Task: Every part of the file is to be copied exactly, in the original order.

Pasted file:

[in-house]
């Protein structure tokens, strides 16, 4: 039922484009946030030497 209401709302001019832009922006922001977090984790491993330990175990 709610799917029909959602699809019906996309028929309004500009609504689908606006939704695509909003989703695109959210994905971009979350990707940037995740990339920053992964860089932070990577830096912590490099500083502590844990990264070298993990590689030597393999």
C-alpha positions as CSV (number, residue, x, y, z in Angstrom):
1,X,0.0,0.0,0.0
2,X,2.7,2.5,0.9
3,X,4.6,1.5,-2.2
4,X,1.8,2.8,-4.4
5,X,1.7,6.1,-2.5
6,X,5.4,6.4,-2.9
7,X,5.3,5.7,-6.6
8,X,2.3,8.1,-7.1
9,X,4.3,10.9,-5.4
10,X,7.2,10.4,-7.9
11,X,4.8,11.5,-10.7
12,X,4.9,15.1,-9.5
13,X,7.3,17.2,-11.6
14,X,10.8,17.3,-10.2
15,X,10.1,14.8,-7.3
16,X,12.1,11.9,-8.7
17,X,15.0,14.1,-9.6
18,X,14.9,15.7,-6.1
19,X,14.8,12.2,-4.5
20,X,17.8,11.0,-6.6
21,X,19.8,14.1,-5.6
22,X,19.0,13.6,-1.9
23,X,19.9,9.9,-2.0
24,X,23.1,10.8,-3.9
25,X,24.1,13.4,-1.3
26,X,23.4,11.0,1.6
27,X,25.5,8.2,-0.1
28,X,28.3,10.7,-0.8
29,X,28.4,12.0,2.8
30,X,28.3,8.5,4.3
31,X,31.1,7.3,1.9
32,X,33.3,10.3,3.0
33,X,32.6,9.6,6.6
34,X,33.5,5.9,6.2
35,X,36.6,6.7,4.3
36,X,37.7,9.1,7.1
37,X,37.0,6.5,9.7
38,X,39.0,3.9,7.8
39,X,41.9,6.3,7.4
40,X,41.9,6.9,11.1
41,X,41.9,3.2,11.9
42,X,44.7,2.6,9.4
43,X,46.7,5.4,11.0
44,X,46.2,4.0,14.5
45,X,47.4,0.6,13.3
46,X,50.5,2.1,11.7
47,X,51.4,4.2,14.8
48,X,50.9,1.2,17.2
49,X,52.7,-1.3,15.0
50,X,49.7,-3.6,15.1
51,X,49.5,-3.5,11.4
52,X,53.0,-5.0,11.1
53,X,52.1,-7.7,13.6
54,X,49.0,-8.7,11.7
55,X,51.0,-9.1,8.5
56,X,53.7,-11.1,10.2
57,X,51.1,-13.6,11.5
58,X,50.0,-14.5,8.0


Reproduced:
[in-house]
């Protein structure tokens, strides 16, 4: 039922484009946030030497 209401709302001019832009922006922001977090984790491993330990175990 709610799917029909959602699809019906996309028929309004500009609504689908606006939704695509909003989703695109959210994905971009979350990707940037995740990339920053992964860089932070990577830096912590490099500083502590844990990264070298993990590689030597393999």
C-alpha positions as CSV (number, residue, x, y, z in Angstrom):
1,X,0.0,0.0,0.0
2,X,2.7,2.5,0.9
3,X,4.6,1.5,-2.2
4,X,1.8,2.8,-4.4
5,X,1.7,6.1,-2.5
6,X,5.4,6.4,-2.9
7,X,5.3,5.7,-6.6
8,X,2.3,8.1,-7.1
9,X,4.3,10.9,-5.4
10,X,7.2,10.4,-7.9
11,X,4.8,11.5,-10.7
12,X,4.9,15.1,-9.5
13,X,7.3,17.2,-11.6
14,X,10.8,17.3,-10.2
15,X,10.1,14.8,-7.3
16,X,12.1,11.9,-8.7
17,X,15.0,14.1,-9.6
18,X,14.9,15.7,-6.1
19,X,14.8,12.2,-4.5
20,X,17.8,11.0,-6.6
21,X,19.8,14.1,-5.6
22,X,19.0,13.6,-1.9
23,X,19.9,9.9,-2.0
24,X,23.1,10.8,-3.9
25,X,24.1,13.4,-1.3
26,X,23.4,11.0,1.6
27,X,25.5,8.2,-0.1
28,X,28.3,10.7,-0.8
29,X,28.4,12.0,2.8
30,X,28.3,8.5,4.3
31,X,31.1,7.3,1.9
32,X,33.3,10.3,3.0
33,X,32.6,9.6,6.6
34,X,33.5,5.9,6.2
35,X,36.6,6.7,4.3
36,X,37.7,9.1,7.1
37,X,37.0,6.5,9.7
38,X,39.0,3.9,7.8
39,X,41.9,6.3,7.4
40,X,41.9,6.9,11.1
41,X,41.9,3.2,11.9
42,X,44.7,2.6,9.4
43,X,46.7,5.4,11.0
44,X,46.2,4.0,14.5
45,X,47.4,0.6,13.3
46,X,50.5,2.1,11.7
47,X,51.4,4.2,14.8
48,X,50.9,1.2,17.2
49,X,52.7,-1.3,15.0
50,X,49.7,-3.6,15.1
51,X,49.5,-3.5,11.4
52,X,53.0,-5.0,11.1
53,X,52.1,-7.7,13.6
54,X,49.0,-8.7,11.7
55,X,51.0,-9.1,8.5
56,X,53.7,-11.1,10.2
57,X,51.1,-13.6,11.5
58,X,50.0,-14.5,8.0